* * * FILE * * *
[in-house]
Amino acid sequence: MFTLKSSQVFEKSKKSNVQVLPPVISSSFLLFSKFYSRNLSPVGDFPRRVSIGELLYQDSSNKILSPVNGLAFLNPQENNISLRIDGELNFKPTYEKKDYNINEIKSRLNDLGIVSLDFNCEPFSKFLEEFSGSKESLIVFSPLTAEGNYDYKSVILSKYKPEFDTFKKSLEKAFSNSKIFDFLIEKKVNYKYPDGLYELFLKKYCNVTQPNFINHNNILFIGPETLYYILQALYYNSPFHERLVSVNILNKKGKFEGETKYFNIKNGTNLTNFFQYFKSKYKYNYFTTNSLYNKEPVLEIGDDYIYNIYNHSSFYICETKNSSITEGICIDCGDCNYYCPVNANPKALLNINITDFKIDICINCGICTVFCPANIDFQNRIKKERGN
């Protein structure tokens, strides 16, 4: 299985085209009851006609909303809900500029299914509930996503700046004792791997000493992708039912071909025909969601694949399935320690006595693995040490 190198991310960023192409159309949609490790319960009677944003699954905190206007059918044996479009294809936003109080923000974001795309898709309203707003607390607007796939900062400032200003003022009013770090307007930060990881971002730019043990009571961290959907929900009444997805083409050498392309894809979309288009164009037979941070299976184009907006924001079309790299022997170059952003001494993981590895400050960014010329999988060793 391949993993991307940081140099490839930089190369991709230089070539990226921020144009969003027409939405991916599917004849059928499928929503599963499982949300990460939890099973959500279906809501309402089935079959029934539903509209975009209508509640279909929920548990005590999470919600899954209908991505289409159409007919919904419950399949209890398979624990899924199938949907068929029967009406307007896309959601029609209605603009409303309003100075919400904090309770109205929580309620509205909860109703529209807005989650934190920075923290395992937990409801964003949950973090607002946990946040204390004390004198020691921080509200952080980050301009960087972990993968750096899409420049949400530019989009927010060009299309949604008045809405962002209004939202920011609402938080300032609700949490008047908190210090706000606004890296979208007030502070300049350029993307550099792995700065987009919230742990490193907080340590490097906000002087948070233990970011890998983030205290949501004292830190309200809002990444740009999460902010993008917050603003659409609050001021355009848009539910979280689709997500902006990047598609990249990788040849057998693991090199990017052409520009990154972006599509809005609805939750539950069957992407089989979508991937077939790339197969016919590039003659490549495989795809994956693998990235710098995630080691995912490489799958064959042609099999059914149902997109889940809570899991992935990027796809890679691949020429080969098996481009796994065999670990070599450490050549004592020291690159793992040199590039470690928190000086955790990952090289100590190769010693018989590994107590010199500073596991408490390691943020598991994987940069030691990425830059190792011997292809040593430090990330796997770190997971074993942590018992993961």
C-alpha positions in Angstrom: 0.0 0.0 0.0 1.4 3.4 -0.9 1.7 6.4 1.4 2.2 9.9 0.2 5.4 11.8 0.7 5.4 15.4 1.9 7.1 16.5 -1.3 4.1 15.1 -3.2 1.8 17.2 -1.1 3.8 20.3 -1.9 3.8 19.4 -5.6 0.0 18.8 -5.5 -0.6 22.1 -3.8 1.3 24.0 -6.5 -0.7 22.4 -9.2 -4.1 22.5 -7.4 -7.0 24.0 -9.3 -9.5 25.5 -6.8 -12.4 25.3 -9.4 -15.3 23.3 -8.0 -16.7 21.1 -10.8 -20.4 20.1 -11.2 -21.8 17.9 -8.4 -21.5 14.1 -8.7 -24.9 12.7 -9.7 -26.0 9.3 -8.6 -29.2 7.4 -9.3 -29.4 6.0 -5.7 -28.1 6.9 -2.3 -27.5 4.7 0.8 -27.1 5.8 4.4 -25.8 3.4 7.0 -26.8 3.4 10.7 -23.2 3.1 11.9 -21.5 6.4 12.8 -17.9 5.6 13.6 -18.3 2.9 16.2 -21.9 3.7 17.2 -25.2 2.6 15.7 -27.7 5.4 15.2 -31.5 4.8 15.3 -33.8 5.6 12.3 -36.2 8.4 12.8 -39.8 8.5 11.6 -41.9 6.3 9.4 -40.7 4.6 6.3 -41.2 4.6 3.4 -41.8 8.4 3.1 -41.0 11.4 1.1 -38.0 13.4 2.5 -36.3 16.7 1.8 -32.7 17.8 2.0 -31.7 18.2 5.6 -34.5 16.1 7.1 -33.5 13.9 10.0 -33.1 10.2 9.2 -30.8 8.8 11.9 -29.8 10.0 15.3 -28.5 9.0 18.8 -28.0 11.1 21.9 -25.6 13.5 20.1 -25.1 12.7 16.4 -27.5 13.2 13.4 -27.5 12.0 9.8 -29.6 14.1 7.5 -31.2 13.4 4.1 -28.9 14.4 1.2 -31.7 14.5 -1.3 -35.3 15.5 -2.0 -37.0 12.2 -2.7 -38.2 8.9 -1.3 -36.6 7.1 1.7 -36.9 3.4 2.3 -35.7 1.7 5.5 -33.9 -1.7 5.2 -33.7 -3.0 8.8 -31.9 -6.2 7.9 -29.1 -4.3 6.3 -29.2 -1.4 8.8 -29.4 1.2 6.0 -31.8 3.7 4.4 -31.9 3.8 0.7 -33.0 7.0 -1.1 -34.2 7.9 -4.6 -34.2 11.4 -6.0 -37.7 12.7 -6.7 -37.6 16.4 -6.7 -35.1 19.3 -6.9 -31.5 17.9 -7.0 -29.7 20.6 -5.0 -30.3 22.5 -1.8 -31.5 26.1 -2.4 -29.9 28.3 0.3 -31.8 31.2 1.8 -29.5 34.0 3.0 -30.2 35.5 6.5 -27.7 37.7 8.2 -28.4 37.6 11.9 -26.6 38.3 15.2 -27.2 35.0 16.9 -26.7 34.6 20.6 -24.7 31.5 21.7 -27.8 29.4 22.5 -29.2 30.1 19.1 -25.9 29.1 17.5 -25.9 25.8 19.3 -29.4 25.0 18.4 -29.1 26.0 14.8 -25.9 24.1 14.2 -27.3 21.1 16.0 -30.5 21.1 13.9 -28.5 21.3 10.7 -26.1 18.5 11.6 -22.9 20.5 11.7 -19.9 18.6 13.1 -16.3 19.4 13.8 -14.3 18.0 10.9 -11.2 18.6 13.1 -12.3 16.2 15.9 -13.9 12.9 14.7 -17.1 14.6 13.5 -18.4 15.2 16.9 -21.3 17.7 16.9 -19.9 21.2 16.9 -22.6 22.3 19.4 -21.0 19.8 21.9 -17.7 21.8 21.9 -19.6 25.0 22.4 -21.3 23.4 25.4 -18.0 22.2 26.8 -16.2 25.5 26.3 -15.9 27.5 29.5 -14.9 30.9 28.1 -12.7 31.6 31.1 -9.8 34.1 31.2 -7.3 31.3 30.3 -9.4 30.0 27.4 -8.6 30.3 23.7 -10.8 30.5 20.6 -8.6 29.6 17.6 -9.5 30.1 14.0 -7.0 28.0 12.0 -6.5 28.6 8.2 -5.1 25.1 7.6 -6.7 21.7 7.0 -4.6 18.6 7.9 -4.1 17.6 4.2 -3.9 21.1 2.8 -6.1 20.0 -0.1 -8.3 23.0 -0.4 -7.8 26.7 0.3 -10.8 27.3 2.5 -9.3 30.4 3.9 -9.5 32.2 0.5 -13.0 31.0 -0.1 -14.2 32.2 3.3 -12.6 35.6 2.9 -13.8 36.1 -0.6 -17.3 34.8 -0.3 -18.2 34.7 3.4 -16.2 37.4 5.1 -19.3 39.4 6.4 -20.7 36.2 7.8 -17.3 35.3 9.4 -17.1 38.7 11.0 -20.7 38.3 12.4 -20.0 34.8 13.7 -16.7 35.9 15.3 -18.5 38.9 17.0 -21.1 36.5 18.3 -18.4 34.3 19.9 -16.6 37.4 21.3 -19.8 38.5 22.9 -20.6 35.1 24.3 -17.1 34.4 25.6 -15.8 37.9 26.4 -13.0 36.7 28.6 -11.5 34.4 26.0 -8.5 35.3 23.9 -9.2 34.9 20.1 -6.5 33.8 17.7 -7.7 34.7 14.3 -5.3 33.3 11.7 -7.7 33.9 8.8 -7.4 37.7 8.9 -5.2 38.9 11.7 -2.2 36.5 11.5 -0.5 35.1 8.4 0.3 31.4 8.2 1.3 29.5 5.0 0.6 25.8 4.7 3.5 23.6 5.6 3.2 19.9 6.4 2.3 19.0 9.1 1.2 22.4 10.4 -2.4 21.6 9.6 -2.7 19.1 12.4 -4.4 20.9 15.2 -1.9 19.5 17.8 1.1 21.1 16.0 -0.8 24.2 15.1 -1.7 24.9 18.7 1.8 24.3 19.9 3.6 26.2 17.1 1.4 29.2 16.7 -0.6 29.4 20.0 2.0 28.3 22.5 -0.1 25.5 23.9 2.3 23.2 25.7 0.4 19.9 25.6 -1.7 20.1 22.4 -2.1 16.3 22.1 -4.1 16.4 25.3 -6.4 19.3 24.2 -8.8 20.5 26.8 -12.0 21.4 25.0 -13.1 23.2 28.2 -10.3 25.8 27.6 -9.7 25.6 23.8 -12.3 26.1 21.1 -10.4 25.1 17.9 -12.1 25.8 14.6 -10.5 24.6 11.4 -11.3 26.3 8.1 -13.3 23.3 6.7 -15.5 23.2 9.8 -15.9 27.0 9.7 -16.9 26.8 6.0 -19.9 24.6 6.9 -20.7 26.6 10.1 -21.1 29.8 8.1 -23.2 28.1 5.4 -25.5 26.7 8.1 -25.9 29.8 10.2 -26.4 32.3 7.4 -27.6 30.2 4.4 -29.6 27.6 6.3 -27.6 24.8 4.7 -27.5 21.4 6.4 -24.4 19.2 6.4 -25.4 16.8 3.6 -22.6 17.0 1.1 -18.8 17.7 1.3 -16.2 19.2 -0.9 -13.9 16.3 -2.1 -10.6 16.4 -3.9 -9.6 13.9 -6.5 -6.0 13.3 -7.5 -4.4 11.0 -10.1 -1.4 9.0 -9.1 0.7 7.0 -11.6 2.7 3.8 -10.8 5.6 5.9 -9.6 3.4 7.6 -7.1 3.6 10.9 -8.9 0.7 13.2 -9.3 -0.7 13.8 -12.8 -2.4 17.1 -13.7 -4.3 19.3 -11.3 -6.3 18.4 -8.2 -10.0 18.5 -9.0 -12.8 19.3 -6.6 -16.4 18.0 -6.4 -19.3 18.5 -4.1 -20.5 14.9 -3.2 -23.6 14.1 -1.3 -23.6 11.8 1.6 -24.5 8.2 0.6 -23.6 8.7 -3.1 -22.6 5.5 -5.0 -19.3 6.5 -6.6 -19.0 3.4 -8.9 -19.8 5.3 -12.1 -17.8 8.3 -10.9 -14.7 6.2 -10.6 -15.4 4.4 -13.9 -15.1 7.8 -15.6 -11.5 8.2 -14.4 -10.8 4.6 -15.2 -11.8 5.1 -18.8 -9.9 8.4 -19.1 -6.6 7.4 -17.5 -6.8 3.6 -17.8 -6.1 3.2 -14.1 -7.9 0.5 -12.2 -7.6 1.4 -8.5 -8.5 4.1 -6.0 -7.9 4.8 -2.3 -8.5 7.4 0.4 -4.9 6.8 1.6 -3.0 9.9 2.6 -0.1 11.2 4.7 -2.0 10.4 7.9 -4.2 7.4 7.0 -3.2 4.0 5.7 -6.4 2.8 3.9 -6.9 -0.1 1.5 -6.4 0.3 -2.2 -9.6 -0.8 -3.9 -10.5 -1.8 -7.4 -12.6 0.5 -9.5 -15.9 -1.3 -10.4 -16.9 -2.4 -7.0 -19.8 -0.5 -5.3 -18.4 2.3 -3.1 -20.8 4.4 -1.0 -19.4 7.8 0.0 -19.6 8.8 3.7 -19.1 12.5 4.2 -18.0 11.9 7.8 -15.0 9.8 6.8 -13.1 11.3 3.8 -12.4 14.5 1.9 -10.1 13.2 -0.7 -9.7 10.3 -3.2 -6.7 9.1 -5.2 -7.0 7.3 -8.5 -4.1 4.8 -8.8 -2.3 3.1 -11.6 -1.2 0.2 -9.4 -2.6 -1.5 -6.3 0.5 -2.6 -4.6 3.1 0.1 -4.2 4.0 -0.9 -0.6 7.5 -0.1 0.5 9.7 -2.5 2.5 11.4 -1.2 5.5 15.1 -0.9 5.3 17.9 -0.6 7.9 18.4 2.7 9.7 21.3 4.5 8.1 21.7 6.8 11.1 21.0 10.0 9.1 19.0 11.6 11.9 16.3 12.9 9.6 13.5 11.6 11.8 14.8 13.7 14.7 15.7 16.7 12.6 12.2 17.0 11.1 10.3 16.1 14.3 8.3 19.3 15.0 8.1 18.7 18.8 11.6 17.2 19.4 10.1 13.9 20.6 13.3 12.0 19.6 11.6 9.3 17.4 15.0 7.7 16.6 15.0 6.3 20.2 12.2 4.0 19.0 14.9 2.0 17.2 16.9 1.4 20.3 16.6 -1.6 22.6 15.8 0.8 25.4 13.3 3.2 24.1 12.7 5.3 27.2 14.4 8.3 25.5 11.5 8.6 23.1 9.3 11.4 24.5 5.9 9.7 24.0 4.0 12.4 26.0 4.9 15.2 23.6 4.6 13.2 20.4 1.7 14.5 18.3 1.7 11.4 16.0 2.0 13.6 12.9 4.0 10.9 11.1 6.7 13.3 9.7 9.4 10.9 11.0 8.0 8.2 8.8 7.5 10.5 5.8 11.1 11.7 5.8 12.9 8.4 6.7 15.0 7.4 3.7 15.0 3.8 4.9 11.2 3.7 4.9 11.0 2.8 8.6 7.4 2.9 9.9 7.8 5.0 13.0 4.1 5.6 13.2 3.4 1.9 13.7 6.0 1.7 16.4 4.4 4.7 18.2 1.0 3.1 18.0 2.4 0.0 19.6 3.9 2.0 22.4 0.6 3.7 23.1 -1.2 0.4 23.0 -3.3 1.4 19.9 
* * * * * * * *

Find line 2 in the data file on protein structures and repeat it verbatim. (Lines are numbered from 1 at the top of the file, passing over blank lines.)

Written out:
Amino acid sequence: MFTLKSSQVFEKSKKSNVQVLPPVISSSFLLFSKFYSRNLSPVGDFPRRVSIGELLYQDSSNKILSPVNGLAFLNPQENNISLRIDGELNFKPTYEKKDYNINEIKSRLNDLGIVSLDFNCEPFSKFLEEFSGSKESLIVFSPLTAEGNYDYKSVILSKYKPEFDTFKKSLEKAFSNSKIFDFLIEKKVNYKYPDGLYELFLKKYCNVTQPNFINHNNILFIGPETLYYILQALYYNSPFHERLVSVNILNKKGKFEGETKYFNIKNGTNLTNFFQYFKSKYKYNYFTTNSLYNKEPVLEIGDDYIYNIYNHSSFYICETKNSSITEGICIDCGDCNYYCPVNANPKALLNINITDFKIDICINCGICTVFCPANIDFQNRIKKERGN